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Re^2: find index of specific array value that occurs multiple times

by AWallBuilder (Beadle)
on Mar 29, 2012 at 14:31 UTC ( #962417=note: print w/replies, xml ) Need Help??

in reply to Re: find index of specific array value that occurs multiple times
in thread find index of specific array value that occurs multiple times

Thank you. As you said this works. Can you please explain a few lines to me.

my @indexes = 0..length($consensus); my @index_c = grep { substr($consensus,$_,1) eq '*' } @indexes; my @index_n = grep { substr($consensus,$_,1) ne '*' } @indexes;
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Re^3: find index of specific array value that occurs multiple times
by davido (Archbishop) on Mar 29, 2012 at 15:51 UTC

    There's a bug... an off by one error on the last iteration: it should read length( $consensus ) - 1;

    Actually they could be reduced to a single loop like this:

    use strict; use warnings; my $consensus = 'abc*def*ghi'; my( @index_c, @index_n ); my $idx = 0; my $len = length( $consensus ); push( @{ substr( $consensus, $idx, 1 ) eq '*' ? \@index_c : \@index_n +}, $idx++ ) while $idx < $len; print "C: @index_c\n"; print "N: @index_n\n";

    This trades three loops (two explicit -- grep, and one implicit -- the initialization of @indexes) for a single while loop. It also reduces the calls to substr in half.

    Explaining the original (grep) method: Create an array that contains the indices of each position within the string $consensus. Then iterate over the array checking the character in $consensus at each position for the existence of the character '*'. If the condition is true ('*' exists in that position), place that index position in @index_c. Repeat the process testing for non-existence of '*', placing all indices where '*' doesn't exist into @index_n.

    Explaining my refactor: Create some empty index holders (@index_c, @index_n). Create a counter variable and a variable that holds the length of $consensus ( $idx, $len ). Then we take the length of $consensus just one time and store it (rather than call length in the while loop conditional). Next iterate over the $idx values from 0 through the last index position of $consensus ($idx++ < $len). At each position use substr to access and test whether the character at position $idx contains a '*'. The ternary operator exposes either a reference to @index_c or a reference to @index_n to the @{...} dereference construct, creating an lvalue. We then push $idx (the current position) onto either @index_c or @index_n depending on the outcome of the conditional test. Repeat this process for each character position from 0 through $len-1.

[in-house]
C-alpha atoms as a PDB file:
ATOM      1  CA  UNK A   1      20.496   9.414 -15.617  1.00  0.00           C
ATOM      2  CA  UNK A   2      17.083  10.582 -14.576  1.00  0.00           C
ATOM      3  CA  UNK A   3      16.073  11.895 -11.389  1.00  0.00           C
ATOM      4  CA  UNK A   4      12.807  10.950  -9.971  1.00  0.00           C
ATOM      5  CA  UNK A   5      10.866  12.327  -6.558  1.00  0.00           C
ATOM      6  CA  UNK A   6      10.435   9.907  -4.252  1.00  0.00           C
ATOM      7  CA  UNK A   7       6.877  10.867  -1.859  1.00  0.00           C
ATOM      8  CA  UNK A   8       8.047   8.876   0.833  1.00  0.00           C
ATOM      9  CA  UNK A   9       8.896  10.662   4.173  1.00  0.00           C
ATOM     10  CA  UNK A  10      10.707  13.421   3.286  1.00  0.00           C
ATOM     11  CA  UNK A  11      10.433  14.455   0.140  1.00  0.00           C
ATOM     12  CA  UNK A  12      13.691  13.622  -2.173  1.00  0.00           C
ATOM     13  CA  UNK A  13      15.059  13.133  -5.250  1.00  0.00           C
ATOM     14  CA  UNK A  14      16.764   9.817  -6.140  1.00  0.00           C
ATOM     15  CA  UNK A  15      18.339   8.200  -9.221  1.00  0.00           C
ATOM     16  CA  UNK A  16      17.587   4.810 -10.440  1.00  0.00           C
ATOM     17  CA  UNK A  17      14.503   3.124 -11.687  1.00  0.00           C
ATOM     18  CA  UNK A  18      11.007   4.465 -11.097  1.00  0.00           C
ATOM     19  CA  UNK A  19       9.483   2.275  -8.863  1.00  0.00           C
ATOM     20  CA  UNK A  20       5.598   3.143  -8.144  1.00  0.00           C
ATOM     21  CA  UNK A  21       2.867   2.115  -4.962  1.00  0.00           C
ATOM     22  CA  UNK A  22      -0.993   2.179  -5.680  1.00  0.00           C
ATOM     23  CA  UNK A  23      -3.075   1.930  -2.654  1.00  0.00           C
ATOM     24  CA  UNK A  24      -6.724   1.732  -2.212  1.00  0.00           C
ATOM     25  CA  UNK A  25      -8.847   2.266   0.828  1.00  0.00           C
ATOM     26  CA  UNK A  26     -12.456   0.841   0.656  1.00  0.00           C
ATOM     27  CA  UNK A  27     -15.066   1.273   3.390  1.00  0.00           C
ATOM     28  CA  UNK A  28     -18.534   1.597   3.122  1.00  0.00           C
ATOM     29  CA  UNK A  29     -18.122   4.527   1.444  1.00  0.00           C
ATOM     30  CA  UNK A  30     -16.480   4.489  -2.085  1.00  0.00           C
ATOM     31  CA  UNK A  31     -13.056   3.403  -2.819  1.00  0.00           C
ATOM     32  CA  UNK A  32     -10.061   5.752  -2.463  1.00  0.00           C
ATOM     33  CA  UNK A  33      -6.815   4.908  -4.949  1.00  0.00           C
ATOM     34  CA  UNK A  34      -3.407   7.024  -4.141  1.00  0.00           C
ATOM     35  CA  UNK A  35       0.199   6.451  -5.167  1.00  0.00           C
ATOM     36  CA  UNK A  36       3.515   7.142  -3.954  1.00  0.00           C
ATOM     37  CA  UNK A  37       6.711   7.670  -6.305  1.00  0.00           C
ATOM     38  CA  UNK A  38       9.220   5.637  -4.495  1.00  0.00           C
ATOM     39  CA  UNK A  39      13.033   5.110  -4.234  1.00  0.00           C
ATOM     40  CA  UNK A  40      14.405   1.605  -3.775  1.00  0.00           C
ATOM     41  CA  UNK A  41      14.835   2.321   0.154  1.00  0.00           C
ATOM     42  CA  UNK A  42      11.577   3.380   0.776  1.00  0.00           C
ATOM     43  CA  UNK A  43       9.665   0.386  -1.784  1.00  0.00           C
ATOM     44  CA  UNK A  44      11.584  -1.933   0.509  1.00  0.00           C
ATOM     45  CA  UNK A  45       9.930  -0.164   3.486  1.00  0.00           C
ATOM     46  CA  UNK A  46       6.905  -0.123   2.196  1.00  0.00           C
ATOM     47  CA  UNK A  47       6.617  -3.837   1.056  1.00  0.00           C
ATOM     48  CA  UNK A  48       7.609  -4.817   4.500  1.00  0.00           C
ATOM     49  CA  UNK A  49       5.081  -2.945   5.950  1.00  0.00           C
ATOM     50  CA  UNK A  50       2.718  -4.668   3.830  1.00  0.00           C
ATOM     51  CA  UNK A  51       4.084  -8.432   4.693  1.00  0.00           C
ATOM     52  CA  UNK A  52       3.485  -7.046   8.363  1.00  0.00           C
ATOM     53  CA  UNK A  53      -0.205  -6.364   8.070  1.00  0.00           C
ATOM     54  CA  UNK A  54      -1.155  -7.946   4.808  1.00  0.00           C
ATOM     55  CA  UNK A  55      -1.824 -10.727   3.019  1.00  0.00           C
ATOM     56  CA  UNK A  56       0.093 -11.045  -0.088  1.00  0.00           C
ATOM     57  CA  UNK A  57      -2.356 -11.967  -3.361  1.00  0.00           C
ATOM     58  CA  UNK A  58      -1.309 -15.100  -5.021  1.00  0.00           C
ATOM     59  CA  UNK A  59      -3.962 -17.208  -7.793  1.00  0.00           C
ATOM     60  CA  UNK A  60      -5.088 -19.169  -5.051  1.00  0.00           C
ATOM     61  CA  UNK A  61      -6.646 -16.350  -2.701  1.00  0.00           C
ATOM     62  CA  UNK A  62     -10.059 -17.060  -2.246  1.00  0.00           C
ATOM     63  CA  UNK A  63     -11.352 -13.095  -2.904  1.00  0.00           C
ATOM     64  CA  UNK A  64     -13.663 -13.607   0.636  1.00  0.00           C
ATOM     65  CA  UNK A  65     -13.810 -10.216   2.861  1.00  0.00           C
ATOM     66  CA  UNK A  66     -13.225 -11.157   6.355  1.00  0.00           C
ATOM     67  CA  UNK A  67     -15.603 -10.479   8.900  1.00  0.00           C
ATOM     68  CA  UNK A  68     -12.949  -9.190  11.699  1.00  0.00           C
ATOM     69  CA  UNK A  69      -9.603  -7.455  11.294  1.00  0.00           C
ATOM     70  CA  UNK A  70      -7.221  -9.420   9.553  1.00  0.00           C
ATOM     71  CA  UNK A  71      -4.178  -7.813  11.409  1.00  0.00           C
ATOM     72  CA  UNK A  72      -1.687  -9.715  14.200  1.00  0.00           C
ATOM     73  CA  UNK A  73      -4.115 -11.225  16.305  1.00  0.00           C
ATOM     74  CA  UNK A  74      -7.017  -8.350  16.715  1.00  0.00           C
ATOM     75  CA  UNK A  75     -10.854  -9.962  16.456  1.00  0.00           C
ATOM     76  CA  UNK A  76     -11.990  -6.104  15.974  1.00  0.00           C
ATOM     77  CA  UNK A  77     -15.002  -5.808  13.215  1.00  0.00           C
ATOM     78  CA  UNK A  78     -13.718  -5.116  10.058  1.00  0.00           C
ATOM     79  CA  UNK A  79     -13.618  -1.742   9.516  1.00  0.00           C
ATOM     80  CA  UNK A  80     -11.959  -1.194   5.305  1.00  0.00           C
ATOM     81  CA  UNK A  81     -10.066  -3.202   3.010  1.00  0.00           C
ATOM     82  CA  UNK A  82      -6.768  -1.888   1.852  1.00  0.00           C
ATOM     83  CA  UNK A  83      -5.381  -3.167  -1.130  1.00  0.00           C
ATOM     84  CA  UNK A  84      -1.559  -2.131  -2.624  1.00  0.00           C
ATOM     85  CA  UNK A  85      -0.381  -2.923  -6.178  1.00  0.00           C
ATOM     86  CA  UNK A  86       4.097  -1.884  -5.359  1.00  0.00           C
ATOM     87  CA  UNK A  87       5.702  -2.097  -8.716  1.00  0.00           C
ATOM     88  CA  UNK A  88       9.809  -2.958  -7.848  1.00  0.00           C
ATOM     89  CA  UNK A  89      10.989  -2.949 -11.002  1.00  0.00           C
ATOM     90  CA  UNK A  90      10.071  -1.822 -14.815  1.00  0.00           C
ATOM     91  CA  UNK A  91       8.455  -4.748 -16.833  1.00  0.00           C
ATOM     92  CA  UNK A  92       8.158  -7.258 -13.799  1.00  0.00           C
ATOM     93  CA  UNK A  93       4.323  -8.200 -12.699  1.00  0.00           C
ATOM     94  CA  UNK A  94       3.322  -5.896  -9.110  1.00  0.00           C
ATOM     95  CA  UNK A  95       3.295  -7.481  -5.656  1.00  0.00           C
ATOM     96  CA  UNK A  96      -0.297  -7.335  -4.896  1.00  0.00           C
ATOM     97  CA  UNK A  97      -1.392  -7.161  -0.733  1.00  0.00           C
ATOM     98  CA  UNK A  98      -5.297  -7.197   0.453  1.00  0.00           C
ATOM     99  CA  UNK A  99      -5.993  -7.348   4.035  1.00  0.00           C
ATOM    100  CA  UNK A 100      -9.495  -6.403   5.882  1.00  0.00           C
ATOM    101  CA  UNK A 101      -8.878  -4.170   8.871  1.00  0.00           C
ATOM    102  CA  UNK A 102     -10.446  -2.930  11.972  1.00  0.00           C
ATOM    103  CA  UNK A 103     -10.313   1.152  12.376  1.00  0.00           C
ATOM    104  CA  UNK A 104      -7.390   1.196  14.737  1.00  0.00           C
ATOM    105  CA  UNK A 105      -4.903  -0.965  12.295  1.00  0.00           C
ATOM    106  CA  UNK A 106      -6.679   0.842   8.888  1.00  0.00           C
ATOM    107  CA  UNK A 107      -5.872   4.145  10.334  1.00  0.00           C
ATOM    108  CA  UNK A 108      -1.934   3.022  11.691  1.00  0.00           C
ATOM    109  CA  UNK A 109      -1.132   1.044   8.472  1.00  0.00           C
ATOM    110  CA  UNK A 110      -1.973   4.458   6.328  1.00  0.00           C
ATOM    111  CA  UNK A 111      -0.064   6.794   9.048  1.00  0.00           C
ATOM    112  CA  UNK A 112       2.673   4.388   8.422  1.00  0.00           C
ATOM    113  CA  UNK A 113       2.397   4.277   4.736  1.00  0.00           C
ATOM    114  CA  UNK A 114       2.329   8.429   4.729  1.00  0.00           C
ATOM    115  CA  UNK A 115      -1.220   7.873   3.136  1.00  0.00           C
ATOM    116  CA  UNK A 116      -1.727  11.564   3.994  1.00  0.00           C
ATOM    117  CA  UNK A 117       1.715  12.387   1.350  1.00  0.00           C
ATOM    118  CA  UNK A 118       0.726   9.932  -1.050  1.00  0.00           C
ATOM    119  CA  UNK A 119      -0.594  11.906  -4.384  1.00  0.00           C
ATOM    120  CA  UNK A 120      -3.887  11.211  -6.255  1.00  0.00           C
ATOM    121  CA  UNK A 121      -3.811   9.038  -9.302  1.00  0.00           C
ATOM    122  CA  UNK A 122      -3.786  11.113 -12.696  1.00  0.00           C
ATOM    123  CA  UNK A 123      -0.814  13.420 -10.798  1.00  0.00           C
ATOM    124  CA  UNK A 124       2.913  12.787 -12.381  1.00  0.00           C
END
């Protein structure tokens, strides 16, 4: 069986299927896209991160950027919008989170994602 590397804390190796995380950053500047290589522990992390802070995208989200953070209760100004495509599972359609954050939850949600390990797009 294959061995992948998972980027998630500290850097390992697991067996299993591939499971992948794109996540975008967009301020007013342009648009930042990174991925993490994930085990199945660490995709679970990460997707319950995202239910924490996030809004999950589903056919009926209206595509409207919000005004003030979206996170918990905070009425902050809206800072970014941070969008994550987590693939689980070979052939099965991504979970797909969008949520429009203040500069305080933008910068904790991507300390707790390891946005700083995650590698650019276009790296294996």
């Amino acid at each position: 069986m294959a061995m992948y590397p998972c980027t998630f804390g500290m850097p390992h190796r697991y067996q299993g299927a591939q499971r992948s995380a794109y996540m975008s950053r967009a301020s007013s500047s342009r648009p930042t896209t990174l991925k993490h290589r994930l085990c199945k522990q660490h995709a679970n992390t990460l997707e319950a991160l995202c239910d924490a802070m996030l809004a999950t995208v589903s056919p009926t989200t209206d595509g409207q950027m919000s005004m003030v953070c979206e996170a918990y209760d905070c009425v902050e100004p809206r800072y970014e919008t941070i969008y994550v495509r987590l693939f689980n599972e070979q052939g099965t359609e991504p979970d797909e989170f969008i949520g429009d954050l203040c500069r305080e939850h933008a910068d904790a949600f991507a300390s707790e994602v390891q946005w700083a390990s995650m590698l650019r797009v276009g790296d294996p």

That changes the algorithm efficiency from three O(n) loops to one O(n) loop. However, it does sacrifice coding clarity, which could be restored like this:

    my $consensus = 'abc*def*ghi'; my( @index_c, @index_n ); my $idx = 0; my $len = length( $consensus ); while( $idx < $len ) { if( substr( $consensus, $idx, 1 ) eq '*' ) { push @index_c, $idx; } else { push @index_n, $idx; } $idx++; } print "C: @index_c\n"; print "N: @index_n\n";


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[Eily]: you could tie a variable into not having the same value each time, if you like to make people who try to debug your code facepalm
[Corion]: perl -wle 'package o; use overload q("") => sub {warn "str"; ""}, bool => sub{warn "bool"; 1}; package main; my $o={}; bless $o => o; print "Yay" if ($o && !length($o))'
[Corion]: But people writing such code should document the objects they construct and why it makes sense for an object to be invisible as string while being true in a boolean context
[hippo]: That's equal parts clever and horrendous.
[Eily]: the overload version wouldn't return true with "$x" && !length $x though, I guess
[hippo]: The more I look at this code, the more $x is a plain old scalar and the more this condition will never be true. I'm calling it a bug at this point.
[hippo]: Thanks for your input which has soothed my sanity (a little)
[Corion]: Eily: Sure - if you force both things into stringy things, then you break that magic. But that would also mean that you changed the expression, as now $x = 0.00 will be true instead of false as it were before
[Corion]: Ah no, at least in my feeble experiments that doesn't change the meaning
[Corion]: We sell sanity in small packages ;)

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